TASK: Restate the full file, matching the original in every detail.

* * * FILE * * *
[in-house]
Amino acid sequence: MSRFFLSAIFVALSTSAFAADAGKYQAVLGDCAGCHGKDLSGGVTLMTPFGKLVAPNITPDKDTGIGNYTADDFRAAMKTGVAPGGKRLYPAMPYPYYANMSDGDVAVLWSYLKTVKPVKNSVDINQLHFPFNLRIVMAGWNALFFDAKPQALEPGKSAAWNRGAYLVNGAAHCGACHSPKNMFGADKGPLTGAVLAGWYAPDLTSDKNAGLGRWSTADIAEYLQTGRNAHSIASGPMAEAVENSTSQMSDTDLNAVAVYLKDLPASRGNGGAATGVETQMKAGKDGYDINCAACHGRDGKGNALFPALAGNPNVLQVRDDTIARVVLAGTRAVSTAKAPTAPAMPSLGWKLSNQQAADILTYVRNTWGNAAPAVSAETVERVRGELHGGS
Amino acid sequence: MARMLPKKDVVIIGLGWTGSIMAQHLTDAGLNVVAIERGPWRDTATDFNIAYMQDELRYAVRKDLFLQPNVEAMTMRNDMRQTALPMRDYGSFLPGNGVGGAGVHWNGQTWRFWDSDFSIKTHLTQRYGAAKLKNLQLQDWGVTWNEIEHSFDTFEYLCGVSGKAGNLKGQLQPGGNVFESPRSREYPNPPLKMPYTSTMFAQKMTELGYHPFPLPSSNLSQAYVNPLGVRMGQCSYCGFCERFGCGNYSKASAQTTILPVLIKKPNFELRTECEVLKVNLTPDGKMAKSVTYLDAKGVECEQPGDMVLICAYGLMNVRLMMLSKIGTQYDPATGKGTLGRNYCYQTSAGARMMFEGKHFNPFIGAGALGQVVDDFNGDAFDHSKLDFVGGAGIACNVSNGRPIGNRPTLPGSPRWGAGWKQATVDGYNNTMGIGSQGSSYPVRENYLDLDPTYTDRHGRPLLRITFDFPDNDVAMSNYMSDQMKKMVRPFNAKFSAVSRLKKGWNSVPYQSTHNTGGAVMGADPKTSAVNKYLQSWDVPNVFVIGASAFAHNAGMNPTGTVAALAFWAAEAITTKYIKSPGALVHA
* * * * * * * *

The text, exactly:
[in-house]
Amino acid sequence: MSRFFLSAIFVALSTSAFAADAGKYQAVLGDCAGCHGKDLSGGVTLMTPFGKLVAPNITPDKDTGIGNYTADDFRAAMKTGVAPGGKRLYPAMPYPYYANMSDGDVAVLWSYLKTVKPVKNSVDINQLHFPFNLRIVMAGWNALFFDAKPQALEPGKSAAWNRGAYLVNGAAHCGACHSPKNMFGADKGPLTGAVLAGWYAPDLTSDKNAGLGRWSTADIAEYLQTGRNAHSIASGPMAEAVENSTSQMSDTDLNAVAVYLKDLPASRGNGGAATGVETQMKAGKDGYDINCAACHGRDGKGNALFPALAGNPNVLQVRDDTIARVVLAGTRAVSTAKAPTAPAMPSLGWKLSNQQAADILTYVRNTWGNAAPAVSAETVERVRGELHGGS
Amino acid sequence: MARMLPKKDVVIIGLGWTGSIMAQHLTDAGLNVVAIERGPWRDTATDFNIAYMQDELRYAVRKDLFLQPNVEAMTMRNDMRQTALPMRDYGSFLPGNGVGGAGVHWNGQTWRFWDSDFSIKTHLTQRYGAAKLKNLQLQDWGVTWNEIEHSFDTFEYLCGVSGKAGNLKGQLQPGGNVFESPRSREYPNPPLKMPYTSTMFAQKMTELGYHPFPLPSSNLSQAYVNPLGVRMGQCSYCGFCERFGCGNYSKASAQTTILPVLIKKPNFELRTECEVLKVNLTPDGKMAKSVTYLDAKGVECEQPGDMVLICAYGLMNVRLMMLSKIGTQYDPATGKGTLGRNYCYQTSAGARMMFEGKHFNPFIGAGALGQVVDDFNGDAFDHSKLDFVGGAGIACNVSNGRPIGNRPTLPGSPRWGAGWKQATVDGYNNTMGIGSQGSSYPVRENYLDLDPTYTDRHGRPLLRITFDFPDNDVAMSNYMSDQMKKMVRPFNAKFSAVSRLKKGWNSVPYQSTHNTGGAVMGADPKTSAVNKYLQSWDVPNVFVIGASAFAHNAGMNPTGTVAALAFWAAEAITTKYIKSPGALVHA